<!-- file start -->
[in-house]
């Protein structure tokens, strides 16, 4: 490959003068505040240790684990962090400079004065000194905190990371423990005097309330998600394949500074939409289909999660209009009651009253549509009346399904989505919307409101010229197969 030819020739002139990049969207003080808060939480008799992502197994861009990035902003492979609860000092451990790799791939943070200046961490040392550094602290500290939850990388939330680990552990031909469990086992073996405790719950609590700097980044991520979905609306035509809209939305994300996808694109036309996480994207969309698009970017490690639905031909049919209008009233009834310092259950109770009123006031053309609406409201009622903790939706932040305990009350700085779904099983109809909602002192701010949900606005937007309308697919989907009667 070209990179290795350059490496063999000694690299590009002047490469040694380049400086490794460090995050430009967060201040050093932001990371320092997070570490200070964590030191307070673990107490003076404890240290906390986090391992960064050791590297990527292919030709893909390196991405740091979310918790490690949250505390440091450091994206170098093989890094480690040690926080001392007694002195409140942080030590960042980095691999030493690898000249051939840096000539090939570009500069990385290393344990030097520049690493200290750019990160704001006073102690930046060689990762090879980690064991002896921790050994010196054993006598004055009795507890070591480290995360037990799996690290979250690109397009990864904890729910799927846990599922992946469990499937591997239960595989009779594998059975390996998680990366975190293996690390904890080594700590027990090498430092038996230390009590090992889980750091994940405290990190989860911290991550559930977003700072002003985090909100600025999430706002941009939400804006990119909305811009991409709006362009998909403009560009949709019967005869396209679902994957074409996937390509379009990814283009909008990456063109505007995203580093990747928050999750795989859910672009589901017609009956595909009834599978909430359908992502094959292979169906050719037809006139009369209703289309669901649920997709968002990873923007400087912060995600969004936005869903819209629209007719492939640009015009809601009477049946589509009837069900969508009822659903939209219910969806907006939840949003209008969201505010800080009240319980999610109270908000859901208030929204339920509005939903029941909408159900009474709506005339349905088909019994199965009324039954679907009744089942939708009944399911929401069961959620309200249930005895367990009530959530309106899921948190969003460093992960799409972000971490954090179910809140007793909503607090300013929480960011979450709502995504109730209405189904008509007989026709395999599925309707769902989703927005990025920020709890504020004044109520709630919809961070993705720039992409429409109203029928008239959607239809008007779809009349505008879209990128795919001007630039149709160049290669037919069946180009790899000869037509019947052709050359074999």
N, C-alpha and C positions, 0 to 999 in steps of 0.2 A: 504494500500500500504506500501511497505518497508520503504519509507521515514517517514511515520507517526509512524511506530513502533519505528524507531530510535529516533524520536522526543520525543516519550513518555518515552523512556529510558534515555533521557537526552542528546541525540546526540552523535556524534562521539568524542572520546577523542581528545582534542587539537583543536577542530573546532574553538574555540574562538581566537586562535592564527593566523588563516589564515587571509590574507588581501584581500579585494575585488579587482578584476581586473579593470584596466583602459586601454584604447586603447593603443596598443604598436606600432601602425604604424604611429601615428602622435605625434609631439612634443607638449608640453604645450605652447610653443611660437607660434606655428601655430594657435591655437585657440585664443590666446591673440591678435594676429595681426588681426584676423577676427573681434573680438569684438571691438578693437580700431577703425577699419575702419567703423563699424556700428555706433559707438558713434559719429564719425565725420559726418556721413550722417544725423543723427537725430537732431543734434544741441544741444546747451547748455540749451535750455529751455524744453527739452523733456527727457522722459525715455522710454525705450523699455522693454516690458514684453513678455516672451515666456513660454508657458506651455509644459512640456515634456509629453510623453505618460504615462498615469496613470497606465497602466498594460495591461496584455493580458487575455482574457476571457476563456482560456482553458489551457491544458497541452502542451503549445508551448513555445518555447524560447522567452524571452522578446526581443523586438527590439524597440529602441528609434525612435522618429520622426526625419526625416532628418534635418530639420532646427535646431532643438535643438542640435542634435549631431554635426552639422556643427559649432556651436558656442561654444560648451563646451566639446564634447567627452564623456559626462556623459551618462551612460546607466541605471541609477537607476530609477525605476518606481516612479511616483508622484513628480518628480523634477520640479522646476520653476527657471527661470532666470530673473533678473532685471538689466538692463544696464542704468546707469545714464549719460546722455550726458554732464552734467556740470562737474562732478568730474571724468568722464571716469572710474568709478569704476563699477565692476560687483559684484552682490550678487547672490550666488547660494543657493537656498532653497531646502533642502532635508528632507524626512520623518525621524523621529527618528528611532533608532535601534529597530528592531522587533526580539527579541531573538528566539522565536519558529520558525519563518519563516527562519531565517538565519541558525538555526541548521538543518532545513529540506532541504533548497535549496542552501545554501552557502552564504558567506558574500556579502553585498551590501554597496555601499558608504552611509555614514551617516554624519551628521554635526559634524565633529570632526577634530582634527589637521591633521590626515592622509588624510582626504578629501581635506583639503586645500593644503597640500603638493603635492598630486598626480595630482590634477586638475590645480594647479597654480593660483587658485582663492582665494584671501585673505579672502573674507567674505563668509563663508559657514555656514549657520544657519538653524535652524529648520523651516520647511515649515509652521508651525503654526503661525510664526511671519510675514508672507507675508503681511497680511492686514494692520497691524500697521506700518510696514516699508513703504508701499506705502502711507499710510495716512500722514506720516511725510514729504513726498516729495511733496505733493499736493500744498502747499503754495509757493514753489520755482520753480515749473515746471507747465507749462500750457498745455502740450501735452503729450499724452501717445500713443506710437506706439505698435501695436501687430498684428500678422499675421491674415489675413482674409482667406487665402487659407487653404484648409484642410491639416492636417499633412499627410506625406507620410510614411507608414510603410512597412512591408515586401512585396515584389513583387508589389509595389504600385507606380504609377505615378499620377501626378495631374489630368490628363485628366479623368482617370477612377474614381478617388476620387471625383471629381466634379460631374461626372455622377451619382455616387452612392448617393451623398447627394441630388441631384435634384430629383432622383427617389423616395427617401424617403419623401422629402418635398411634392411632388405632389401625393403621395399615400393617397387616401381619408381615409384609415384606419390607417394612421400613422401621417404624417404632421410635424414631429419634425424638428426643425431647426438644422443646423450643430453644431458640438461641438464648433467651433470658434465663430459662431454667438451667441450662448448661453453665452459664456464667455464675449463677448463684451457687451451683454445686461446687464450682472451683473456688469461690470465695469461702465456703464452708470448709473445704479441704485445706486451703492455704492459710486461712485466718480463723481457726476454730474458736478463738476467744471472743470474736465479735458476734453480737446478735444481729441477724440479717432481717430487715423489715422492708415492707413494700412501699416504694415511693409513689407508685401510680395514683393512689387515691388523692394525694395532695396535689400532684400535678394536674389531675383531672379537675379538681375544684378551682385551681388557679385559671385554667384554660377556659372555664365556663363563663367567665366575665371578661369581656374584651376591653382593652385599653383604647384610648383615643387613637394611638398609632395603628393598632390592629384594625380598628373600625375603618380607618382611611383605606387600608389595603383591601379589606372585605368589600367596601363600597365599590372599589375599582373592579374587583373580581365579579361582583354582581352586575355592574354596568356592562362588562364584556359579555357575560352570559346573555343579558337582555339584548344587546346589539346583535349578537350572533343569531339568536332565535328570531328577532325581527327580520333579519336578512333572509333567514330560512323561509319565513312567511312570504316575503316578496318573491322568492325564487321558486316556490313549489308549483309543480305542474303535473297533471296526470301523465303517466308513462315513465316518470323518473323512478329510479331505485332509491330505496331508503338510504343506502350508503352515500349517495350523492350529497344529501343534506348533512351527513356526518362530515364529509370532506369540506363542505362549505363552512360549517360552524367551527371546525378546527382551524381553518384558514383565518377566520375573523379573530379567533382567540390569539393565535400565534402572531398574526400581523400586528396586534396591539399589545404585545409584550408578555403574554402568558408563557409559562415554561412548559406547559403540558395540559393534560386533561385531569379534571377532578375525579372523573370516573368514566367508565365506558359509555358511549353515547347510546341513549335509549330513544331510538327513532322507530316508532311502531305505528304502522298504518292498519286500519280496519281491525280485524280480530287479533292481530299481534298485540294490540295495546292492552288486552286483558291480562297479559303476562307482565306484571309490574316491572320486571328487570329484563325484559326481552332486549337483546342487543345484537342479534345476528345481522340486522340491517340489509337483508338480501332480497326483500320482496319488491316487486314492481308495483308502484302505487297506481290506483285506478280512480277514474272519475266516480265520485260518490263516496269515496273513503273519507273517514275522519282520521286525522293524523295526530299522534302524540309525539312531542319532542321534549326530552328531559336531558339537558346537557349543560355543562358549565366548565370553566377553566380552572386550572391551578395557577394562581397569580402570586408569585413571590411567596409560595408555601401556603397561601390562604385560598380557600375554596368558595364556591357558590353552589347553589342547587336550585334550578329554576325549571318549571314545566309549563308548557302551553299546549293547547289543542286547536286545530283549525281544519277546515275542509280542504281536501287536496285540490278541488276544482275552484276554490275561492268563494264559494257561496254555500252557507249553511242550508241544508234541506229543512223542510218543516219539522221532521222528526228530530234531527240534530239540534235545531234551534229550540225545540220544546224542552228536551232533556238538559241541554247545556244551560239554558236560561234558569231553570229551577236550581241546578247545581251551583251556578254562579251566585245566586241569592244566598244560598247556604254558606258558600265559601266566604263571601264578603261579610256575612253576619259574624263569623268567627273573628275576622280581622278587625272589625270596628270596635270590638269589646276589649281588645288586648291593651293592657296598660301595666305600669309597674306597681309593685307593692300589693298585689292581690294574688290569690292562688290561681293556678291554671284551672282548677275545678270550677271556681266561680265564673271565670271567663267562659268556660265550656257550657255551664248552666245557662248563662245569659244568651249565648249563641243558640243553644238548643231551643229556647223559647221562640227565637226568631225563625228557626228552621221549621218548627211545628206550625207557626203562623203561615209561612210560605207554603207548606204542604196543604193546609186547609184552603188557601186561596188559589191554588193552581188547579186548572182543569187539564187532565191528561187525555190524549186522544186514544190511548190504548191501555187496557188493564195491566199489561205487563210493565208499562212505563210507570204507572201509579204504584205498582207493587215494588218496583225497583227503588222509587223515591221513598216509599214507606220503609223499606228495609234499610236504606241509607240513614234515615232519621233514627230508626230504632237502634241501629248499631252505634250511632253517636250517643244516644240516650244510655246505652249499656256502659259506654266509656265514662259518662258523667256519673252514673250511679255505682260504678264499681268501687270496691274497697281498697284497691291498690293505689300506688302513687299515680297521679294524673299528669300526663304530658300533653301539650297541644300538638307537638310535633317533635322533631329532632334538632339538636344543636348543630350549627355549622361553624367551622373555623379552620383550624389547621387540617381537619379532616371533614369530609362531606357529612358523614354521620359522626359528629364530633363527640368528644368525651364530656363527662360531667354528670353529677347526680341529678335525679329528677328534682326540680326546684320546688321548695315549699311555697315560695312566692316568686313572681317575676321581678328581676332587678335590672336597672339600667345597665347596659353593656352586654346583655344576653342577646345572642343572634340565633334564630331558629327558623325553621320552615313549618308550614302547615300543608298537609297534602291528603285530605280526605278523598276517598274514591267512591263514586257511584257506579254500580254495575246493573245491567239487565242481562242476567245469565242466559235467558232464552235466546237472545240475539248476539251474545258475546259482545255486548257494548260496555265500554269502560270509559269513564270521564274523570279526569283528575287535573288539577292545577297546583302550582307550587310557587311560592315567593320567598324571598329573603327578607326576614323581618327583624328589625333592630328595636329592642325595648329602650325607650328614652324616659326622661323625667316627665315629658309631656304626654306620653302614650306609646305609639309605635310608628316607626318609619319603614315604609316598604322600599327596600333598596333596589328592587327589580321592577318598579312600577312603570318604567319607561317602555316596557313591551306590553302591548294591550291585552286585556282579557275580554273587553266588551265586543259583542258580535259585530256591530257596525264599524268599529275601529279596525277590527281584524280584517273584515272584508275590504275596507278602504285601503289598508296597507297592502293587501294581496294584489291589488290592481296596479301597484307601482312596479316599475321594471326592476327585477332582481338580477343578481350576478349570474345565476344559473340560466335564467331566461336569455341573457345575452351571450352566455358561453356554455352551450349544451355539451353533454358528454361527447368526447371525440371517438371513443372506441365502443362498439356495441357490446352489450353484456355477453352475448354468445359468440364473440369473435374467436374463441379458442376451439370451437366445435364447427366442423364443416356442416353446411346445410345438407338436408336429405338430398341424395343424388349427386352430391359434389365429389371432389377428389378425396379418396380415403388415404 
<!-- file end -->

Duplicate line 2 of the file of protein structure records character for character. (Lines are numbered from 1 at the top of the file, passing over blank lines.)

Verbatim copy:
């Protein structure tokens, strides 16, 4: 490959003068505040240790684990962090400079004065000194905190990371423990005097309330998600394949500074939409289909999660209009009651009253549509009346399904989505919307409101010229197969 030819020739002139990049969207003080808060939480008799992502197994861009990035902003492979609860000092451990790799791939943070200046961490040392550094602290500290939850990388939330680990552990031909469990086992073996405790719950609590700097980044991520979905609306035509809209939305994300996808694109036309996480994207969309698009970017490690639905031909049919209008009233009834310092259950109770009123006031053309609406409201009622903790939706932040305990009350700085779904099983109809909602002192701010949900606005937007309308697919989907009667 070209990179290795350059490496063999000694690299590009002047490469040694380049400086490794460090995050430009967060201040050093932001990371320092997070570490200070964590030191307070673990107490003076404890240290906390986090391992960064050791590297990527292919030709893909390196991405740091979310918790490690949250505390440091450091994206170098093989890094480690040690926080001392007694002195409140942080030590960042980095691999030493690898000249051939840096000539090939570009500069990385290393344990030097520049690493200290750019990160704001006073102690930046060689990762090879980690064991002896921790050994010196054993006598004055009795507890070591480290995360037990799996690290979250690109397009990864904890729910799927846990599922992946469990499937591997239960595989009779594998059975390996998680990366975190293996690390904890080594700590027990090498430092038996230390009590090992889980750091994940405290990190989860911290991550559930977003700072002003985090909100600025999430706002941009939400804006990119909305811009991409709006362009998909403009560009949709019967005869396209679902994957074409996937390509379009990814283009909008990456063109505007995203580093990747928050999750795989859910672009589901017609009956595909009834599978909430359908992502094959292979169906050719037809006139009369209703289309669901649920997709968002990873923007400087912060995600969004936005869903819209629209007719492939640009015009809601009477049946589509009837069900969508009822659903939209219910969806907006939840949003209008969201505010800080009240319980999610109270908000859901208030929204339920509005939903029941909408159900009474709506005339349905088909019994199965009324039954679907009744089942939708009944399911929401069961959620309200249930005895367990009530959530309106899921948190969003460093992960799409972000971490954090179910809140007793909503607090300013929480960011979450709502995504109730209405189904008509007989026709395999599925309707769902989703927005990025920020709890504020004044109520709630919809961070993705720039992409429409109203029928008239959607239809008007779809009349505008879209990128795919001007630039149709160049290669037919069946180009790899000869037509019947052709050359074999």